Spider-Man: Far From Home
Toy Story 4
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This film still holds up thanks to the performances and compelling storyline of psychopathic behavior by children. Mervyn LeRoy's direction is uneven as some scenes feel too theatrical and others are more cinematically filmed.
Their may be to many talking scenes for some people, but I think it is one of the best black and white movies, along with Psycho.
More a play than a movie, it's very loose and repetitive. However, this was new territory for 1956 and the subject matter was novel and horrifying. The acting was, in most instances, superb, and a thin line of suspense permeates the movie. Watching it 60 years later, and having a general feel for how the plot will progress, it is depressing rather than thought-provoking. The old nature-nurture debate has been put to bed by modern science.
The best thrilling movie ever made!
Horrible, had the worst ending, I can't believe someone would make this kind of movie The dad should have llived. Do not watch with your grandchildren.
From the grand child I did not enjoy this movie it should be gone
If you read this then hate to because I am talking about a horrible
Movie the worst movie ever grrru
Excellent movie based on the play with a very disturbing and chilling theme, but nevertheless very fascinating to behold featuring wonderful scenes and dialogues and, foremost, acting, the performances, all Oscar worthy: Nancy Kelly as the poor mother and, of course, little "devil" Patty as the blind to pity child are fantastic.
When a third grade penmanship medal goes to an undeserving candidate, the death toll skyrockets.
It falls apart in some areas, but the film as a whole is so well-written and well acted, that it's fairly easy to look past them.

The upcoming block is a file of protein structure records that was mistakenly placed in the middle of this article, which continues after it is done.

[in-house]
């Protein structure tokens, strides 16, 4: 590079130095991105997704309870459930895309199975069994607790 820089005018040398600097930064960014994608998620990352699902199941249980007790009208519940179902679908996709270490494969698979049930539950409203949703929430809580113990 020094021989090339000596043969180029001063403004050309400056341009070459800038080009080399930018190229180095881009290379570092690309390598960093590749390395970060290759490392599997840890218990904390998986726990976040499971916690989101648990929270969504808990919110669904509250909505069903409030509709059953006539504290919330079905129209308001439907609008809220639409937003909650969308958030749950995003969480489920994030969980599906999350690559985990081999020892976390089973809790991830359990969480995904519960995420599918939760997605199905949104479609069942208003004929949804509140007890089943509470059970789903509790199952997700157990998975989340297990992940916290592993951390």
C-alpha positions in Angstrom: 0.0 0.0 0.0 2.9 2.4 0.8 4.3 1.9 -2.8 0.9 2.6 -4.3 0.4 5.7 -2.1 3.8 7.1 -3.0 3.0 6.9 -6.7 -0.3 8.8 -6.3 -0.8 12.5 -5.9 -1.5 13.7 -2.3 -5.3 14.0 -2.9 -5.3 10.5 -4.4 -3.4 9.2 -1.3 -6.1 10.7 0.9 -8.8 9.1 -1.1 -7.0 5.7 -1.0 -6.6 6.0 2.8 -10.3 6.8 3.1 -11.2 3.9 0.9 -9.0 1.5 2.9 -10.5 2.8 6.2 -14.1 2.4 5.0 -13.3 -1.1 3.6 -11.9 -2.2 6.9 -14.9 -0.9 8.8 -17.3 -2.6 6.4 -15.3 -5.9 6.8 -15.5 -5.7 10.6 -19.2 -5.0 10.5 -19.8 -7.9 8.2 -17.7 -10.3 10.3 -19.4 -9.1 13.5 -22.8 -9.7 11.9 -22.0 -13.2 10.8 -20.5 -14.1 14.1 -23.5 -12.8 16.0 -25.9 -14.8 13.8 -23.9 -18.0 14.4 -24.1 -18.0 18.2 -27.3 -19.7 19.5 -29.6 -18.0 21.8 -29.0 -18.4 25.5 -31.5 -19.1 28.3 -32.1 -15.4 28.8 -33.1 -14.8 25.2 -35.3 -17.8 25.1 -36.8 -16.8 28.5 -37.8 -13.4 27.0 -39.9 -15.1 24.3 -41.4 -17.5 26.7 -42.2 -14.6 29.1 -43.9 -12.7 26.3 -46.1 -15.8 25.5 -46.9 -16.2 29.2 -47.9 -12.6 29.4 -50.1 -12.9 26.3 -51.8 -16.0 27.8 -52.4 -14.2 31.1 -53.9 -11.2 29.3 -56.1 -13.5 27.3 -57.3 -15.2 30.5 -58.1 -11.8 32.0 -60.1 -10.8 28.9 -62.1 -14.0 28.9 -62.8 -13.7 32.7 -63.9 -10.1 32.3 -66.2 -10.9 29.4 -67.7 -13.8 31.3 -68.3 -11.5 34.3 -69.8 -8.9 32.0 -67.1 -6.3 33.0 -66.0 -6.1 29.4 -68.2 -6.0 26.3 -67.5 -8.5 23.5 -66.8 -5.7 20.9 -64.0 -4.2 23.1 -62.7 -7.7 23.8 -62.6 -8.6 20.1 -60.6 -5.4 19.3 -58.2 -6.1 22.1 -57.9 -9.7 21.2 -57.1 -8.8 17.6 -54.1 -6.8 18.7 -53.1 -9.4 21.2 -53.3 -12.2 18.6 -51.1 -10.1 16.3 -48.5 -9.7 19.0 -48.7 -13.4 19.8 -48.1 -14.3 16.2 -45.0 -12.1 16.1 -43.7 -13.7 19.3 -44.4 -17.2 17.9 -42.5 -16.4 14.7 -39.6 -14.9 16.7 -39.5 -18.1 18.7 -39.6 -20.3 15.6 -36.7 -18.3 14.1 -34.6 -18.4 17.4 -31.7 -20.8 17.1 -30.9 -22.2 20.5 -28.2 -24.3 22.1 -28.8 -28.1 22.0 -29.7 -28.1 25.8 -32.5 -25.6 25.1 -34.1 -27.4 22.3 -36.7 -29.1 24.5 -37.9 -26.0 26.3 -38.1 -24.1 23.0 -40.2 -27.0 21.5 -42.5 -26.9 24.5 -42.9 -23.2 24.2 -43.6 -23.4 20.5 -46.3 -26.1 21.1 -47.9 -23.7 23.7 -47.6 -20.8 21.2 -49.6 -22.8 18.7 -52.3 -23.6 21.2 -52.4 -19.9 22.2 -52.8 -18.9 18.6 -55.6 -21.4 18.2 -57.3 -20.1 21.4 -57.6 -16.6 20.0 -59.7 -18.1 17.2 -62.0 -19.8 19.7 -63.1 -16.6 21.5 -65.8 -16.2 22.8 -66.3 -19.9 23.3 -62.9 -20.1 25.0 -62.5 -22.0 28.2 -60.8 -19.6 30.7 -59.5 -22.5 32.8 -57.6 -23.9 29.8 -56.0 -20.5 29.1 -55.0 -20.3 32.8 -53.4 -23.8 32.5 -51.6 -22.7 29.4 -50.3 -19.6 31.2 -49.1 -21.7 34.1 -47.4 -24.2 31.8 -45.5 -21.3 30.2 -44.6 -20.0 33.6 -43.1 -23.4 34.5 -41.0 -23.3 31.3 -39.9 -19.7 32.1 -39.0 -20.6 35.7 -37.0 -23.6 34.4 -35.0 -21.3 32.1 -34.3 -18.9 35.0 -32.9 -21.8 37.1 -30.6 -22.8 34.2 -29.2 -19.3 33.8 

what a kid; her mother's stupid.
A seemingly prim and proper 8-year-old girl is suspiciously near a classmate who earned a medal instead of her when he drowns, thus setting off questions about her involvement in his death. The concept of an evil child is inherently eerie, and the film likens the possibility of one who can commit murder to Mozart showing his talent for music at a very young age. There are a couple of chilling moments as the mother's suspicions grow and the past unfolds, her own as well as the child's, but the film drags in places, lacks tension, and is too long at 129 minutes. It also suffers from a ridiculous ending which was not present in the novel or play, and entirely due to the Hays Code. Nancy Kelly is reasonably good in the role of the mother, but it's surprising to me that she and a couple of co-stars were nominated for Academy Awards, including Patty McCormack, the child, who was mediocre. I suspect the acclaim was due to the content being more shocking in 1956, but today, the film is just barely passable. As a side note, though, it's interesting that the band Nick Cave and the Bad Seeds got its name from the novel.